Taekwondo Chain Schools

Gwai Lo Dan

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I noticed that a local dojang has changed names and is now part of a larger chain. (Specifically, Master Seung's Taekwondo Academy in Mississauga Ontario Canada is now Black Belt World).

I see prices are up (as high as $210/month for the "Olympic" 5x week membership), and renovations are happening.

Putting the 2 things together, I would guess that the chain has deeper pockets, and is able to invest more in facilities and marketing, and is able to command higher prices.

Do you see chains in your area? If so, what are your thoughts on why chains are perhaps more "successful" (in term of money and enrollment) as opposed to more smaller clubs?
 
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Jaeimseu

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I noticed that a local dojang has changed names and is now part of a larger chain. (Specifically, Master Seung's Taekwondo Academy in Mississauga Ontario Canada is now Black Belt World).

I see prices are up (as high as $210/month for the "Olympic" 5x week membership), and renovations are happening.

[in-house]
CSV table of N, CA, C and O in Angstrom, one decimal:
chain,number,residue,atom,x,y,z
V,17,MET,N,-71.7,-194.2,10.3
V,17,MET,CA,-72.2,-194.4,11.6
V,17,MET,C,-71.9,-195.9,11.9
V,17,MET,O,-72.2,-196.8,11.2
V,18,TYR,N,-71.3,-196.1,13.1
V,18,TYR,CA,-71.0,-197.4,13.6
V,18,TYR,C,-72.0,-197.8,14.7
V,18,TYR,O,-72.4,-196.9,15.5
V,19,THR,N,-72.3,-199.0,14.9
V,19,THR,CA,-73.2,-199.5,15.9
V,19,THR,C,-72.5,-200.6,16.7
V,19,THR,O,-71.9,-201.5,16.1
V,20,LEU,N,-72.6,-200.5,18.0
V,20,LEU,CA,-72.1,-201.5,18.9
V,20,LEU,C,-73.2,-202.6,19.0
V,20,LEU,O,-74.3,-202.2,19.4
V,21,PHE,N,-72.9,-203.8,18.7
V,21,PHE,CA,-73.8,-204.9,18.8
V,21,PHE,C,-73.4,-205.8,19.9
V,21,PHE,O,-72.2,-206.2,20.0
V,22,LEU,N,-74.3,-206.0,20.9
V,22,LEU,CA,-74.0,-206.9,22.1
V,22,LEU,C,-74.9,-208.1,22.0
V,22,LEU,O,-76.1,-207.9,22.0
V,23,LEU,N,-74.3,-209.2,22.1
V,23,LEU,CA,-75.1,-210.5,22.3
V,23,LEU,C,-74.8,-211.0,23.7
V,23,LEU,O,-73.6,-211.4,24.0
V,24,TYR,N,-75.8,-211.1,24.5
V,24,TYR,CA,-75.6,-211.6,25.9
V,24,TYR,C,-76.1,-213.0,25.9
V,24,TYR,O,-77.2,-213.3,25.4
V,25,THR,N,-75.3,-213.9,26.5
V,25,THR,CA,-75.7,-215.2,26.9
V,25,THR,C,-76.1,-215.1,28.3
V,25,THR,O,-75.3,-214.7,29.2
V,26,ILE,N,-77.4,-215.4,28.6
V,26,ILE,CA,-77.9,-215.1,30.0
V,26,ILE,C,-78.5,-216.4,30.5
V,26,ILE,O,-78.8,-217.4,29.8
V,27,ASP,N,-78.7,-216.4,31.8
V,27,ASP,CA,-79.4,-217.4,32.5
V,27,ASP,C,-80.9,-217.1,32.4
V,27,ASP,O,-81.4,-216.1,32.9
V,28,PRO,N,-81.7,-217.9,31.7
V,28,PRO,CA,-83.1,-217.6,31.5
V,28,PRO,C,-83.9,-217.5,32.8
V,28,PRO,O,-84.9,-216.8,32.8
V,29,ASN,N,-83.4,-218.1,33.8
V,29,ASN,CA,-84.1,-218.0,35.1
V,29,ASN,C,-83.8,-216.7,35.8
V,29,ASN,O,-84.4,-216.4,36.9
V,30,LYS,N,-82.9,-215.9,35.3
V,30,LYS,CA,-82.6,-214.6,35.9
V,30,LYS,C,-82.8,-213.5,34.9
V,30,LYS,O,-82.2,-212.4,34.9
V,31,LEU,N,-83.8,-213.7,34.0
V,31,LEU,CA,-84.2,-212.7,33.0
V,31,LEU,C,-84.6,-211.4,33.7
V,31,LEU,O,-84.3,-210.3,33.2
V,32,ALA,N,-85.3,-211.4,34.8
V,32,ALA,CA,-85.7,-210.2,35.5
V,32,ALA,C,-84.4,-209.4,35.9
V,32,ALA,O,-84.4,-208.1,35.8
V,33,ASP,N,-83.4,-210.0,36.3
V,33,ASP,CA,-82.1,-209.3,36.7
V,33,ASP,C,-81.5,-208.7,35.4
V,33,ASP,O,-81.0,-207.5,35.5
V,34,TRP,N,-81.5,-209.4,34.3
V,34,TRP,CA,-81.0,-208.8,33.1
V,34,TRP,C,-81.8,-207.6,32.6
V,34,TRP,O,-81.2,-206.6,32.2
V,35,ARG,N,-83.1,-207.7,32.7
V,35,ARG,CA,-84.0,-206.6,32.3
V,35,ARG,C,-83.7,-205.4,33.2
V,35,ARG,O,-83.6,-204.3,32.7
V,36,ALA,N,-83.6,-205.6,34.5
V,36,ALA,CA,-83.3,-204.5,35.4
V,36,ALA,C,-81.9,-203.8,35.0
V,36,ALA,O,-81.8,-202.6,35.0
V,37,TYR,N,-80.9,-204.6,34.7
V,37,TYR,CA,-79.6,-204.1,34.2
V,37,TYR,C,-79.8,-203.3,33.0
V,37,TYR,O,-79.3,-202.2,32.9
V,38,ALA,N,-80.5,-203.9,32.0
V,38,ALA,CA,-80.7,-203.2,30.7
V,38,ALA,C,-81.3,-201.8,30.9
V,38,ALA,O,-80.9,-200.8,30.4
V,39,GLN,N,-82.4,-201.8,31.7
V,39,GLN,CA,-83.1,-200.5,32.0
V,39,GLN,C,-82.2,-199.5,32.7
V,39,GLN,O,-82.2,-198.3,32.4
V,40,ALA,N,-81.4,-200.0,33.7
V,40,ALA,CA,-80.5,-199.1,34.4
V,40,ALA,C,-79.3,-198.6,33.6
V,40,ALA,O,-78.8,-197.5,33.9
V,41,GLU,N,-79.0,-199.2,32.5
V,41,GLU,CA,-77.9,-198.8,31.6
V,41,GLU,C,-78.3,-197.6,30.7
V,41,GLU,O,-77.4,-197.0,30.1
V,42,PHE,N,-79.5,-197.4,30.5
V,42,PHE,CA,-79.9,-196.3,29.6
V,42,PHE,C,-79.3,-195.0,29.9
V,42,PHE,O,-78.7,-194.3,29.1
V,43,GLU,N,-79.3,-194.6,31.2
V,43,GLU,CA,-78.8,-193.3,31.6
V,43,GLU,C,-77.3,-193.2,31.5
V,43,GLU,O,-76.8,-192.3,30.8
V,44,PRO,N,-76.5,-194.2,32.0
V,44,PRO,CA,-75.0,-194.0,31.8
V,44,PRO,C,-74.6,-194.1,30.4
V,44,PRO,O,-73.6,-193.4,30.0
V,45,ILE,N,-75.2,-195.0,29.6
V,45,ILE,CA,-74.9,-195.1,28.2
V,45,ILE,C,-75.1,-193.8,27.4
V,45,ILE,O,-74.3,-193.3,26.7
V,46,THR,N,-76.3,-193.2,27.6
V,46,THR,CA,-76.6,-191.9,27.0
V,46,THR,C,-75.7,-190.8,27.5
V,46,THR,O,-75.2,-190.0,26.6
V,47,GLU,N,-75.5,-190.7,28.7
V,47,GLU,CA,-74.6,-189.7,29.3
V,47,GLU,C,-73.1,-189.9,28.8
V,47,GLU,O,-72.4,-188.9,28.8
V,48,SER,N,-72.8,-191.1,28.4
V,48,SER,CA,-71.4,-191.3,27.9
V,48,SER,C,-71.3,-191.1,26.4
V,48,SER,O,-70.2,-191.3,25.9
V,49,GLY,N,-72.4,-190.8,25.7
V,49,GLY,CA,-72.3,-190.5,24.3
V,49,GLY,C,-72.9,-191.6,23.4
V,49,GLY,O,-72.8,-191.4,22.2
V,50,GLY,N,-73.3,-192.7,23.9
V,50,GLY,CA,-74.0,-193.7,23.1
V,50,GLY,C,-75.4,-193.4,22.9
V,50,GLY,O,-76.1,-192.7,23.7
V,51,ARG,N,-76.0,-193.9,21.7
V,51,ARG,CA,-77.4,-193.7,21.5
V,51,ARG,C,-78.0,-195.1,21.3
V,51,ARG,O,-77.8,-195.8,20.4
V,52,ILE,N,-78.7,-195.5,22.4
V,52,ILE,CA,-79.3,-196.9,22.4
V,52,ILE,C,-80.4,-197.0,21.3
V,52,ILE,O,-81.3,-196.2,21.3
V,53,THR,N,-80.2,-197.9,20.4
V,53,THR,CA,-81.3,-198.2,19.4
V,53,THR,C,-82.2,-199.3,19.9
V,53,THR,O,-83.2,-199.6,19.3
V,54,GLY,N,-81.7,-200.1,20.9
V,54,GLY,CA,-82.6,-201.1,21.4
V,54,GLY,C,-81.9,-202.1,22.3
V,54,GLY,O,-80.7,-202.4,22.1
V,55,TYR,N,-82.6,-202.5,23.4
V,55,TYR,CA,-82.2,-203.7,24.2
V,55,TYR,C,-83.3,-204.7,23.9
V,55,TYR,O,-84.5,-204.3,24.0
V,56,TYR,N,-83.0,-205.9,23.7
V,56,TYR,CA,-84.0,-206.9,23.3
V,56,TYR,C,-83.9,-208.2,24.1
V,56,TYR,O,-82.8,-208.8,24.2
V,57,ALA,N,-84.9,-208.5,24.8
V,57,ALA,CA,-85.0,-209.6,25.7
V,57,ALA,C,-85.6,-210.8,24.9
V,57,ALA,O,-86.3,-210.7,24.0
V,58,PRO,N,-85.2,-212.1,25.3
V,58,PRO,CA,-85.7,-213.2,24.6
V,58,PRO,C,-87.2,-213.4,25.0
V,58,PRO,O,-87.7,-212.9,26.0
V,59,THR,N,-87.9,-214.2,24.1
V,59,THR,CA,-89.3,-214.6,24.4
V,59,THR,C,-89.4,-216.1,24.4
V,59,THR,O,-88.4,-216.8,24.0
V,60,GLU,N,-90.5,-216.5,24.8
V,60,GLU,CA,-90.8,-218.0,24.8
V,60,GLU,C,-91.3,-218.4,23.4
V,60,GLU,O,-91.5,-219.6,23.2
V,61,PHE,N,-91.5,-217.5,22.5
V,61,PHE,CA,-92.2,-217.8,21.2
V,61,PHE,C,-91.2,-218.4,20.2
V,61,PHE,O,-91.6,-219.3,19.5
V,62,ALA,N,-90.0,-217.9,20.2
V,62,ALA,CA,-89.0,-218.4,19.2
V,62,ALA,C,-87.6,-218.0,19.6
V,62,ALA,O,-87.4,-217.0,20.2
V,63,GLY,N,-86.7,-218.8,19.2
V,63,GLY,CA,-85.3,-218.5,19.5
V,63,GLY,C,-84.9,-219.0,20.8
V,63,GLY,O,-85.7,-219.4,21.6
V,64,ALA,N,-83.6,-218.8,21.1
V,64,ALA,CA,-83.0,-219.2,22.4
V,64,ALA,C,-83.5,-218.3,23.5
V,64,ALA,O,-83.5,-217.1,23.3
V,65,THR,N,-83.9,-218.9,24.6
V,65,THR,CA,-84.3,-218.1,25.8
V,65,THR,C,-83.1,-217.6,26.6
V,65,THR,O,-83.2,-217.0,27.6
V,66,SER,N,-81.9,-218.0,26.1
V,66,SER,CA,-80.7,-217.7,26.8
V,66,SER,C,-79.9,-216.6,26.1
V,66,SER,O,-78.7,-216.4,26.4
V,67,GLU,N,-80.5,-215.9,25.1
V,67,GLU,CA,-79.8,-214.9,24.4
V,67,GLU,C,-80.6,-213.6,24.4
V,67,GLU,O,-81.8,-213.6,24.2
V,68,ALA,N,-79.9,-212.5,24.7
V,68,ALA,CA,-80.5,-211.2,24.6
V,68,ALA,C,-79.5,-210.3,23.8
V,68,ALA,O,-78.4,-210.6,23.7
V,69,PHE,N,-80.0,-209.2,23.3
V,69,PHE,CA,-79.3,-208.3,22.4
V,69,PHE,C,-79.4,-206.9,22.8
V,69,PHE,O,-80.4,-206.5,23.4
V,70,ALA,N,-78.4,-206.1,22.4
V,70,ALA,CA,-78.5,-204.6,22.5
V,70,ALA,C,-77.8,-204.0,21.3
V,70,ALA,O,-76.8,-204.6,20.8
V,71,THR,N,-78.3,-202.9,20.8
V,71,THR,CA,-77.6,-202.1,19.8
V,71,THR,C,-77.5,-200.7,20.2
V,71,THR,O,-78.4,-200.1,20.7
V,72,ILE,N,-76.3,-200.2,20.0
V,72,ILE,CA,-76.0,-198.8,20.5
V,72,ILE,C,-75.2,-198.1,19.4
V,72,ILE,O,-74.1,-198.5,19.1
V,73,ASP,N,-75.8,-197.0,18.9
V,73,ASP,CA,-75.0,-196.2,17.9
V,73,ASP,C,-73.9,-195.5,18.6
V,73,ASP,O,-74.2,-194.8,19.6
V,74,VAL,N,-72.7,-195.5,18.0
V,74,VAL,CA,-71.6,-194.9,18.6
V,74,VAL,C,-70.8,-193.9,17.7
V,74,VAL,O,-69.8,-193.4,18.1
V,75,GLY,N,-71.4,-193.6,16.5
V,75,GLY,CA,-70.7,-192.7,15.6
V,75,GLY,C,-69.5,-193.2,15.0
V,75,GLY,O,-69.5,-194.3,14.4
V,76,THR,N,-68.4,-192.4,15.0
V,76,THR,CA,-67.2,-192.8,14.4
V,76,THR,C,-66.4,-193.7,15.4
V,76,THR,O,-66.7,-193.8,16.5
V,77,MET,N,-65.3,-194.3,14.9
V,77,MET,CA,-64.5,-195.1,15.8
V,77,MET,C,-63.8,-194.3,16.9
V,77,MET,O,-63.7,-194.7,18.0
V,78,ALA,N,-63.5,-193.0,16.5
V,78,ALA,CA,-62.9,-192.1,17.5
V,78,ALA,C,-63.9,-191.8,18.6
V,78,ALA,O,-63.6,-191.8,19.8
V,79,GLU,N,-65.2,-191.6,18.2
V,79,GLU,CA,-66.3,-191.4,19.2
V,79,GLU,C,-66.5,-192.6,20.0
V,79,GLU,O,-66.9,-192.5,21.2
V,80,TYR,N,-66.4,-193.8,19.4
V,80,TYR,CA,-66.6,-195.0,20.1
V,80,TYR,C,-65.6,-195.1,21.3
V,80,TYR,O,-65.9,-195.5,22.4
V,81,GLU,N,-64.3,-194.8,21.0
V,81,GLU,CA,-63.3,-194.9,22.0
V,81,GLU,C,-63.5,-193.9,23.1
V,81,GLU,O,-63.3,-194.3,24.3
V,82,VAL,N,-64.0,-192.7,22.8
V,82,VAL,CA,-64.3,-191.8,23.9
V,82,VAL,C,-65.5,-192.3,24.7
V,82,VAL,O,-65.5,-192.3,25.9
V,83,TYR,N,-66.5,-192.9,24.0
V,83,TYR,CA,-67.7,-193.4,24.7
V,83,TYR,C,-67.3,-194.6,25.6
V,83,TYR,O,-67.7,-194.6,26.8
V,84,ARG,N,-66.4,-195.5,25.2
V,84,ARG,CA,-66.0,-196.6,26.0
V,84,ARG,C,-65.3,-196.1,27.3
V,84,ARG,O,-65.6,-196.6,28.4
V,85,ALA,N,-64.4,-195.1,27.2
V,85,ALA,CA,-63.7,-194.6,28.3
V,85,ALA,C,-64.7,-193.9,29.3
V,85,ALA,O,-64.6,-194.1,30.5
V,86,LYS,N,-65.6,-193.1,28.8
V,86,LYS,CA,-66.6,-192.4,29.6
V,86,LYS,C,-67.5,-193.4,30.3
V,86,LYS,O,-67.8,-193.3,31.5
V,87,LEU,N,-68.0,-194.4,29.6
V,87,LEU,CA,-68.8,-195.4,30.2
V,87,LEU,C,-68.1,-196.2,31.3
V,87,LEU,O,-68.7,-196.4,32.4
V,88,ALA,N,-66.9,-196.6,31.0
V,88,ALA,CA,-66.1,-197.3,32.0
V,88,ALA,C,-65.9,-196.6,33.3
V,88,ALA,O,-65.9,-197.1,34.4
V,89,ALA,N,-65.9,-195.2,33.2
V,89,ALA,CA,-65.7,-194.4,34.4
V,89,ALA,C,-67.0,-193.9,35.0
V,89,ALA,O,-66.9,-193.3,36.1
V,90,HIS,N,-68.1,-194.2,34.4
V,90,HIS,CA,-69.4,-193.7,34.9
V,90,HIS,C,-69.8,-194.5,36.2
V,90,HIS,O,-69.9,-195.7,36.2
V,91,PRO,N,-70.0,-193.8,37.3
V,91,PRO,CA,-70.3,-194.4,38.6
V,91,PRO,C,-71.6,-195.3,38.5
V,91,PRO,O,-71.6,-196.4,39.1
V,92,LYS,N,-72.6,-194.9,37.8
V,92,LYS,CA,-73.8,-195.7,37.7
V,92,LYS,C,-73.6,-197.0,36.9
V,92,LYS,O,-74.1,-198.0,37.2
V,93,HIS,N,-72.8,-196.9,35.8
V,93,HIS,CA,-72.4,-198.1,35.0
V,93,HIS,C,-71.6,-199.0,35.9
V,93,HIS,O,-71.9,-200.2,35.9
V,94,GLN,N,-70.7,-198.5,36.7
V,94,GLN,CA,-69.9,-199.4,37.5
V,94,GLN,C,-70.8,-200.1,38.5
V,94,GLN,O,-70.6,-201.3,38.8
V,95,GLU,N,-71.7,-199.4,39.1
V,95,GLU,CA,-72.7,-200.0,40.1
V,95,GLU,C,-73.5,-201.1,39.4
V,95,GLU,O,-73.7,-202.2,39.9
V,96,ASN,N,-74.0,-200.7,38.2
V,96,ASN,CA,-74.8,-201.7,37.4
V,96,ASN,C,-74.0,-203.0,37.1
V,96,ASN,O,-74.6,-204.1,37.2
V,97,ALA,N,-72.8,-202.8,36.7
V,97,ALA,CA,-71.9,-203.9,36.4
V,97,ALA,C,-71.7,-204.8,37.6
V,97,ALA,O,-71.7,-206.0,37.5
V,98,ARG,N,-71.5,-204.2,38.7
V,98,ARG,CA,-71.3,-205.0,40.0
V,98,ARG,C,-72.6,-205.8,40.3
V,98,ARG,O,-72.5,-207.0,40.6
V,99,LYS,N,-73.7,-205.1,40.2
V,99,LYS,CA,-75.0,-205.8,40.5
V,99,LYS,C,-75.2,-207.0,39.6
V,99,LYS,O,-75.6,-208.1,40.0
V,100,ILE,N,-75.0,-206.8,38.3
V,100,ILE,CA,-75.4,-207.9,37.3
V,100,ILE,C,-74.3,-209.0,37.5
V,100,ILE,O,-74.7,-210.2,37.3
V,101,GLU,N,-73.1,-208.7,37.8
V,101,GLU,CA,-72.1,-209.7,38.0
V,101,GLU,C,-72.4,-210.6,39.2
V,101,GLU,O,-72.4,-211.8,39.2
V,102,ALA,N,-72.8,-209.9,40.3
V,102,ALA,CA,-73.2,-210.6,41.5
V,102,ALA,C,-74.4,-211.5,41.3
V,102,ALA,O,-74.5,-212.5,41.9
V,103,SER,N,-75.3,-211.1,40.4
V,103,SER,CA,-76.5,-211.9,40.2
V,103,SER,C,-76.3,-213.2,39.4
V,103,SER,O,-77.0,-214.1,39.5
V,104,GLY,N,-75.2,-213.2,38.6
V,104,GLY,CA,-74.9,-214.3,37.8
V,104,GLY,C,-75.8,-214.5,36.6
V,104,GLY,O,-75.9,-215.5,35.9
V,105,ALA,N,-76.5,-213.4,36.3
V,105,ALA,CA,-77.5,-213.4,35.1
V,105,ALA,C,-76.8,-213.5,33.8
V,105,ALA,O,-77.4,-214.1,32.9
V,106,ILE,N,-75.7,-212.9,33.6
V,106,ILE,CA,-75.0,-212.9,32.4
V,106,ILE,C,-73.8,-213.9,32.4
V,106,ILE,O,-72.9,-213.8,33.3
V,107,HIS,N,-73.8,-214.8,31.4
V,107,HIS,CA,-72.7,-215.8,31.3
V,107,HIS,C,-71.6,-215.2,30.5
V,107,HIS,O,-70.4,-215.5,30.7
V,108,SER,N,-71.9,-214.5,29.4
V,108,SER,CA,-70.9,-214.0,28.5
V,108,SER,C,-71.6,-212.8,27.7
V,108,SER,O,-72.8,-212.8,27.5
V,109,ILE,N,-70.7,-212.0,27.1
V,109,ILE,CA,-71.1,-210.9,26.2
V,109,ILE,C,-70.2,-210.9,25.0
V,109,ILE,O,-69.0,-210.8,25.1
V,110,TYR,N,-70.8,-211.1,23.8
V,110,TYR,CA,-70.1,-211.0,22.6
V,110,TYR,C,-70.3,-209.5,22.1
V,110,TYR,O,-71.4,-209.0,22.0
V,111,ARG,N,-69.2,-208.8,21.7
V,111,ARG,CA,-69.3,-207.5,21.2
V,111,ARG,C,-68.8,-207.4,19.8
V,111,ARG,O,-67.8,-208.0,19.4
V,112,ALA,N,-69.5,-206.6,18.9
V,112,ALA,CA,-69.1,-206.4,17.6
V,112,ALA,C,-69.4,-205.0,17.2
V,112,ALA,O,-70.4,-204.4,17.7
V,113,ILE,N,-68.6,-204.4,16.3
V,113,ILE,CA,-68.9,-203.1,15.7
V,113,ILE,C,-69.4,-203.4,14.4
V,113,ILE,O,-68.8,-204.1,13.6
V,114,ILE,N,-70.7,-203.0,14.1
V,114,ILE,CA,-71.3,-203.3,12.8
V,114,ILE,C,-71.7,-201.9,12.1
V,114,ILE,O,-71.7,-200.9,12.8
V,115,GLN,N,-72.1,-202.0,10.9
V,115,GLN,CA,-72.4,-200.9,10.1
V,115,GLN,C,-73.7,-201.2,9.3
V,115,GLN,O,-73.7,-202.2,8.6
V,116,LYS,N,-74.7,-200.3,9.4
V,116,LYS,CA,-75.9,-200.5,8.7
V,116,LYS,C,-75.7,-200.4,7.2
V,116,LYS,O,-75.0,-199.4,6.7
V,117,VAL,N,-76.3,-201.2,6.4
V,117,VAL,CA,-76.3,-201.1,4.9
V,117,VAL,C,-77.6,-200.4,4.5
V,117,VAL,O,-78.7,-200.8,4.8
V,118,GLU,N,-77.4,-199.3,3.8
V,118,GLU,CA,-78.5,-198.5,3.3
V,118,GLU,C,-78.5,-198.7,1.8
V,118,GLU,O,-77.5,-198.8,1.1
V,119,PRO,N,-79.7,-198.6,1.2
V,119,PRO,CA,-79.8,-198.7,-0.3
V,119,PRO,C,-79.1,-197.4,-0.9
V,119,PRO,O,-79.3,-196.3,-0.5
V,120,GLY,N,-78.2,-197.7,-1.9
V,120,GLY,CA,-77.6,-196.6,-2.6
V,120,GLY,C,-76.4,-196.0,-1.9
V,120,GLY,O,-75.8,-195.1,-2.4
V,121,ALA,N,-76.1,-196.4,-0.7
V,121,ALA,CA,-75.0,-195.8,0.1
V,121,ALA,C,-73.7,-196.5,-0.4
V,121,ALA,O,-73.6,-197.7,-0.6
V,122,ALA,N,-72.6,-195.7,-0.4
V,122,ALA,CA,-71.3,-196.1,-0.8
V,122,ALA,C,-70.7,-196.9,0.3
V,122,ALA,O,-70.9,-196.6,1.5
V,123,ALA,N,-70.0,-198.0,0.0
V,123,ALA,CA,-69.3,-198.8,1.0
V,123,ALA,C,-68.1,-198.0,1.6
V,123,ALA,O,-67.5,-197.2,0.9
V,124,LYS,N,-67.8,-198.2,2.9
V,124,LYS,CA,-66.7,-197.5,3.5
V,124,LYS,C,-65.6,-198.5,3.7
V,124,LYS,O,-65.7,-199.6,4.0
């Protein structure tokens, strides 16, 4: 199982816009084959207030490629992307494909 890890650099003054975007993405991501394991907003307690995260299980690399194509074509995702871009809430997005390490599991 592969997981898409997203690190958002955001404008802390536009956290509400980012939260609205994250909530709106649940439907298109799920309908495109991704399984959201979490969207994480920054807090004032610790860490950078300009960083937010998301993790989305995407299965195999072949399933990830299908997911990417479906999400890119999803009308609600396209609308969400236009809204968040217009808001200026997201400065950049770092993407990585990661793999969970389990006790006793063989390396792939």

Putting the 2 things together, I would guess that the chain has deeper pockets, and is able to invest more in facilities and marketing, and is able to command higher prices.

Do you see chains in your area? If so, what are your thoughts on why chains are perhaps more "successful" (in term of money and enrollment) as opposed to more smaller clubs?
I would guess that an owner capable of opening multiple (successful) schools has a proven business system/curriculum in place.
 

TrueJim

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You know, that's really an interesting question. Bottom line: I don't really see much business advantage, other than the deep pockets that one accrues over time that enables you to open up new locations. Once your locations are established though, I don't see what the business benefits would be in terms of being a member of a chain.

Correct me if I'm mistaken, but the big cost drivers are going to be facility costs (rent/lease) and payroll (salaries for the taekwondo instructors, After-School teachers, front-desk staff, etc.).* You might be able to save a little bit of money by sharing the cost of websites and advertising, but I would think those costs would tend to be quite small by comparison. And geographically, schools in a chain are generally far enough away from one another that I wouldn't think you'd get a big word-of-mouth benefit either.

I guess there are probably only two business benefits: (1) whoever is running the chain has a good head for business, so he knows how to choose good locations and set up new locations to be profitable (e.g., staff with good people, don't over-staff, don't over-equip, don't over-advertise, etc.); and (2) profits accrued by the chain can be used to establish new locations.